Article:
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The Elrond hack also qualifies as one of the top DeFi hacks, with a loss of around $113 million. Hackers used a loophole in Maiar, a decentralized exchange, to steal almost 1.65 million in EGLD tokens, the native token of the Elrond blockchain. According to reports, the hacker used a smart contract alongside three wallets to steal EGLD from the decentralized exchange.
On top of it, the hackers quickly sold around 800,000 of the native tokens of the Elrond blockchain for almost $54 million on Maiar itself. The hackers sold off the remaining tokens on centralized exchanges and swapped some of them in return for ETH.
Another notable entry among the victims of DeFi hacks would refer to Scream, a DeFi lending platform. Based on Fantom blockchain, the Scream hack suggests one of the most juvenile exploits, especially considering the flaws in protocol security. The platform ended up with a debt of almost $38 million following a decline in the peg of stablecoins on the platform, such as DEO and Fantom USD.
The Scream protocol hack qualifies as one of the most popular hacks due to the simple yet ambiguous loophole for the attack. Scream protocol hardcoded the value of the two stablecoins without any adjusting mechanisms. Therefore, it was not able to display the declining value of the assets.
Whales exploited the loophole to draw out valuable stablecoins as they deposited the DEI and Fantom USD stablecoins which were losing value. Scream protocol introduced Chainlink oracles for obtaining access to real-time pricing data as a replacement for hardcoded stablecoin pricing.
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The Qubit Finance DeFi protocol announced on January 28 that a hacker had compromised around 206,809 BNB or Binance tokens. The protocol informed that its QBridge protocol was the primary site of the attack, and the total value of compromised tokens amounted to almost $80 million.
It is also one of the significant entries in a DeFi hacks list, with a significant loss. The hacker discovered a vulnerability in the QBridge contract through the deposit option and minted around 77,162 qXETH, which represents the ETH bridged through Qubit.
If you look closely, the hacker made the platform believe that they made a deposit and repeated the process many times. Finally, the hacker exchanged the assets on the protocol for BNB tokens and disappeared into thin air.
Crypto bridges did not have a good year in 2022, and the Horizon Bridge hack proved the same. The Horizon Bridge suffered a DeFi hack on June 23, inflicting damage of around $100 million. Horizon offers a cross-chain interoperability platform that facilitates seamless usability between multiple blockchain networks such as Ethereum, Harmony, and Binance Smart Chain.
The evaluation of the DeFi exploit pointed out that hackers had moved out $98 million from the Harmony-managed platform. Hackers exchanged the tokens for ETH, affecting more than 50,000 wallets. Subsequently, the hackers also leveraged Tornado Cash to move out almost $35 million.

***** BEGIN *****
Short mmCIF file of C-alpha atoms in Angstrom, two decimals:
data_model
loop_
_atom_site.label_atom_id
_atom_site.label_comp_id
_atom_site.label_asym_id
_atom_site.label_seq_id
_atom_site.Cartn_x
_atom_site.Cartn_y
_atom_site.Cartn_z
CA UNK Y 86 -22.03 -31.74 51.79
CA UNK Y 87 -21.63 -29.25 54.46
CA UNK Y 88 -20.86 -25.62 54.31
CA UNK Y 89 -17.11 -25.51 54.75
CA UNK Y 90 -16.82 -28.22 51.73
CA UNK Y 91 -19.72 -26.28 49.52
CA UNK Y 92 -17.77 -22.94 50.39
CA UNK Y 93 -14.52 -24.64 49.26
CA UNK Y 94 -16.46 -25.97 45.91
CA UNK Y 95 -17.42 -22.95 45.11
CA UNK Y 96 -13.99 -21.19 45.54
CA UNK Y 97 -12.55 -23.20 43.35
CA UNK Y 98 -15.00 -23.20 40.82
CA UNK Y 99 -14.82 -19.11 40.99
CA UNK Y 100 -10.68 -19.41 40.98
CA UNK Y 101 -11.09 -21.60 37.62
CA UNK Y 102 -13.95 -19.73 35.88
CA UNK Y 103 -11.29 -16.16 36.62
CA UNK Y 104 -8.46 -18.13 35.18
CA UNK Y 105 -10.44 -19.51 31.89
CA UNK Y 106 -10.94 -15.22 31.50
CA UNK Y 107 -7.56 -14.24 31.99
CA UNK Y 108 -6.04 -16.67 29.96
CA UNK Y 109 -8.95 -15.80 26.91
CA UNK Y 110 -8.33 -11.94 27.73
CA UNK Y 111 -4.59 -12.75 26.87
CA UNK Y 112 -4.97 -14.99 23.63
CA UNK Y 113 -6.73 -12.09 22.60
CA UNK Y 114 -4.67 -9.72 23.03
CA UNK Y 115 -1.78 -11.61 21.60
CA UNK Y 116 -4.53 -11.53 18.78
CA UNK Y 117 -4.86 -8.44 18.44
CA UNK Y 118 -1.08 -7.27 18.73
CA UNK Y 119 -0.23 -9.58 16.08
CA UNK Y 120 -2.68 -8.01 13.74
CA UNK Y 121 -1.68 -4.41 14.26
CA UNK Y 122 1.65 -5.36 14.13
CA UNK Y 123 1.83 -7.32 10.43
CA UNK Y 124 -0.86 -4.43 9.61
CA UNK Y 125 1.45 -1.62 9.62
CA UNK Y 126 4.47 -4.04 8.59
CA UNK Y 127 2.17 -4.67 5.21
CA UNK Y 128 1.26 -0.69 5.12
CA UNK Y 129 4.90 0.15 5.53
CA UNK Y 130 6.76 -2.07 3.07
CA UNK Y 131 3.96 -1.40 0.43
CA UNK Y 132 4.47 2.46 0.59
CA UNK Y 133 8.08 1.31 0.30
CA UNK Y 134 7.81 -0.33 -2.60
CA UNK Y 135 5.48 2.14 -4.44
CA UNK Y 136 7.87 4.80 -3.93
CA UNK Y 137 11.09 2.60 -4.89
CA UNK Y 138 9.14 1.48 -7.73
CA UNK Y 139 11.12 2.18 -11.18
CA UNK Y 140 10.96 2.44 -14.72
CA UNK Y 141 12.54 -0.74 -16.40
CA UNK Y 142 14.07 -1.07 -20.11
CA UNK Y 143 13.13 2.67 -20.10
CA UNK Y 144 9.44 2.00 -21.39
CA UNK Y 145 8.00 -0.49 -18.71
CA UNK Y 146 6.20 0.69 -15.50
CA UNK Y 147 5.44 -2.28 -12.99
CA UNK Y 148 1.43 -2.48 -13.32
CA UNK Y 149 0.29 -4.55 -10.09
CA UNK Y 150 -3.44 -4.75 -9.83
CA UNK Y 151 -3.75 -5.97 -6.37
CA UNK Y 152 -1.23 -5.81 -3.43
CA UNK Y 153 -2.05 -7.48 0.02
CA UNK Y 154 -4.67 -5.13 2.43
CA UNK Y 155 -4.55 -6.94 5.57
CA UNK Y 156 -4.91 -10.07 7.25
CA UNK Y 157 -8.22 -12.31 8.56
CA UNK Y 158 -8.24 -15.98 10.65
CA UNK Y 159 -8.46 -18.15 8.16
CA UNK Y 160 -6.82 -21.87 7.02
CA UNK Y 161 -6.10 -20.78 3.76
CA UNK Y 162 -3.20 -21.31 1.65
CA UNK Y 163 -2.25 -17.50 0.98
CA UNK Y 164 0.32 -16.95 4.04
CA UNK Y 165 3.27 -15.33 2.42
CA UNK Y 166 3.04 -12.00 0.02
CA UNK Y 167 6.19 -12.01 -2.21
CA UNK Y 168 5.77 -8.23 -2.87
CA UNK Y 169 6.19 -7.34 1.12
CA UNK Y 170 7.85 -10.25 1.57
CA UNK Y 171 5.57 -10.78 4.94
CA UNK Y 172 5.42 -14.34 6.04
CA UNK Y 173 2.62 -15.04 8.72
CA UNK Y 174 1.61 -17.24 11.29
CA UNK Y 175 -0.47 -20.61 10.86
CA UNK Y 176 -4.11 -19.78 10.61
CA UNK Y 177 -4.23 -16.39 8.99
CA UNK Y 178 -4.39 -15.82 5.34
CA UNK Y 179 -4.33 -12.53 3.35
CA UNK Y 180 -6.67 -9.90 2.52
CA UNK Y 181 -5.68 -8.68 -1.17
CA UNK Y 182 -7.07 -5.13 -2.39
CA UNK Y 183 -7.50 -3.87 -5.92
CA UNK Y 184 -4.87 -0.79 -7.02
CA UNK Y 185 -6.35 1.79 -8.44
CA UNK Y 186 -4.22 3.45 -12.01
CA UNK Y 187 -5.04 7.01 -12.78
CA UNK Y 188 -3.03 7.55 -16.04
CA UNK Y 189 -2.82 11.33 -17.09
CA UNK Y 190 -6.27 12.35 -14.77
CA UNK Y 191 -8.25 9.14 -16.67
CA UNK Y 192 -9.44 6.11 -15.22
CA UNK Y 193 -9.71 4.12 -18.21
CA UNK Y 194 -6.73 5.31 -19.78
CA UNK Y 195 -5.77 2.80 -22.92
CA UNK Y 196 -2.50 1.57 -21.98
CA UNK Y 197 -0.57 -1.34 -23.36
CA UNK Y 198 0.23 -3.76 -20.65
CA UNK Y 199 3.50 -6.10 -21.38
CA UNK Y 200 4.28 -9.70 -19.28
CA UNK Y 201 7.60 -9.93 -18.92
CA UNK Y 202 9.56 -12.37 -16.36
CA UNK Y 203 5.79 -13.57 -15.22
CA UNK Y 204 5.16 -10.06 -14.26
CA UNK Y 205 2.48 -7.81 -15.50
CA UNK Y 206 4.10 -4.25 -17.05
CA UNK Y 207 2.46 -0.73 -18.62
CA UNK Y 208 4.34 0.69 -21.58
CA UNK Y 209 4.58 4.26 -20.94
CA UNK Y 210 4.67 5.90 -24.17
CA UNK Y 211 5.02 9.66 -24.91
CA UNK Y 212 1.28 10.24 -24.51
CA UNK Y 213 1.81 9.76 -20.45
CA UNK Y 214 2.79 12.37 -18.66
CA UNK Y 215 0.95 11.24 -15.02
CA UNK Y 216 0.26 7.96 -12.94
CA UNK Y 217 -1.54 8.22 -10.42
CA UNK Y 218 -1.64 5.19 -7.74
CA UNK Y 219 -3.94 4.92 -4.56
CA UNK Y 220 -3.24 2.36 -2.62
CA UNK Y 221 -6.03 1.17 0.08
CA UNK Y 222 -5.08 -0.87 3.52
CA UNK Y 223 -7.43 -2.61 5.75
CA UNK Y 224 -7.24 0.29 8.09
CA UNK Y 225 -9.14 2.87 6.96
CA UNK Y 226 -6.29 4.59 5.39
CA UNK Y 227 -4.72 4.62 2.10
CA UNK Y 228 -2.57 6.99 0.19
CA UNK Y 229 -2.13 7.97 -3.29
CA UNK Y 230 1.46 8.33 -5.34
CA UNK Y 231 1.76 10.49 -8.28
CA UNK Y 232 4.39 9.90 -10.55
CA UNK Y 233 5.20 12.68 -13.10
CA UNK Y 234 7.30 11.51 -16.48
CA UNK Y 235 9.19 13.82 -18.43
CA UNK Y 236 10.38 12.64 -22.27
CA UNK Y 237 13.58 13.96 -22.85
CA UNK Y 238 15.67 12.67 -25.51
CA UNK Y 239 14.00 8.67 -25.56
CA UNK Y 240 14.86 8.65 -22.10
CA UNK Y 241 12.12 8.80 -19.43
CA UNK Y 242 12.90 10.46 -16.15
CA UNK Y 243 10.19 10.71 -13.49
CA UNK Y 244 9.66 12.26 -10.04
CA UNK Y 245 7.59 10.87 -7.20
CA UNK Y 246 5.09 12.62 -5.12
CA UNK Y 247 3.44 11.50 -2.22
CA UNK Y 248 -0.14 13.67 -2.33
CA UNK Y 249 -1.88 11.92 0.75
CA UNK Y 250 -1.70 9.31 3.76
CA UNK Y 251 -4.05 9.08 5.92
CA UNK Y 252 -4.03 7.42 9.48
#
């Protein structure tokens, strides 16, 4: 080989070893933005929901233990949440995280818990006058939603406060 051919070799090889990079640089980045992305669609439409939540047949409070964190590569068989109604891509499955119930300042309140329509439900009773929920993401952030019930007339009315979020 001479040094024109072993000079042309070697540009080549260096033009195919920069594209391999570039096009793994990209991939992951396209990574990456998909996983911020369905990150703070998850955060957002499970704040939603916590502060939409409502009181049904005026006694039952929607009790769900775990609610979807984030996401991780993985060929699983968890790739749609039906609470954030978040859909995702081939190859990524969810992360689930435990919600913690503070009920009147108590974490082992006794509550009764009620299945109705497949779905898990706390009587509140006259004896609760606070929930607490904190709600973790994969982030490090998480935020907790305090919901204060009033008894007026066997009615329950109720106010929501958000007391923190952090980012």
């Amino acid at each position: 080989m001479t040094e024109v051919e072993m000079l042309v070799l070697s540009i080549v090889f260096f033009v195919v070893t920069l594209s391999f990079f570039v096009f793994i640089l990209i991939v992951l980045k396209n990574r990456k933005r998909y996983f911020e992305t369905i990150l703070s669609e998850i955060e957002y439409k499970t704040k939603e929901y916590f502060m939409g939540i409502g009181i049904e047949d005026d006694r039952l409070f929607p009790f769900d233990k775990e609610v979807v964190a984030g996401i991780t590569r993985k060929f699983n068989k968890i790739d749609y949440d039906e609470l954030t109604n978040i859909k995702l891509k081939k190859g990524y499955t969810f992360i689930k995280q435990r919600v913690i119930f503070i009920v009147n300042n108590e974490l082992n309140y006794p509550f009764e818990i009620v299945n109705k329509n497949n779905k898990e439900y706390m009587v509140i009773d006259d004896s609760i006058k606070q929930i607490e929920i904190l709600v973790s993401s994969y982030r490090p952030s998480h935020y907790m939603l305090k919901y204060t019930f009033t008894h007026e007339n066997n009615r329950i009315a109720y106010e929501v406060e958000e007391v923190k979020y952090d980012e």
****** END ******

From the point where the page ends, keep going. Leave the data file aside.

Just like crypto bridges, stablecoin protocols got featured in the list of DeFi hacks quite frequently. Cashio is another example of a stablecoin protocol that was a victim of DeFi hacks this year. The hack resulted in the decline of the CASH stablecoin of the protocol with losses of almost $48 million. Cashio enables minting CASH stablecoin through deposits with the backing of interest-bearing liquidity provider tokens.
The hacker used the basic functionality of Cashio to mint billions of CASH, followed by exchanging them for UST and USDC. Subsequently, the hacker withdrew the tokens by using the Saber DEX. As a result of this hack, the CASH stablecoin died off after crashing to $0.
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How Can You Prevent DeFi Security Attacks?
The scale of losses incurred by DeFi protocols due to different hacks calls for immediate attention to safeguards for DeFi. Many DeFi protocols feature incentives for improving security, while some use practical solutions for preserving DeFi security. The impact of the top DeFi hacks on users and the community also draws the limelight on following DeFi security best practices. For example, smart contract security audits or comprehensive penetration tests for DeFi protocols. In addition, protocol developers could also implement bug bounties and interact with communities of external security experts for the safety of protocols.
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The outline of the most popular DeFi hacks reflects the dire state of security in the DeFi ecosystem. The common targets for the DeFi hack included stablecoin protocols and crypto bridges. While interoperability is a major positive highlight for DeFi protocols, the hacks make it look like a setback.
Therefore, it is important to understand the answers to “How do DeFi hacks happen?” through a detailed assessment of various hacks. Clarity regarding the common errors and vulnerabilities affecting DeFi protocols could help in avoiding massive losses. Effective resolution of DeFi security risks is to offer users safety and encourage trust in DeFi. So, start learning more about DeFi and how it works to understand the security risks in detail.
*Disclaimer: The article should not be taken as, and is not intended to provide any investment advice. Claims made in this article do not constitute investment advice and should not be taken as such. 101 Blockchains shall not be responsible for any loss sustained by any person who relies on this article. Do your own research!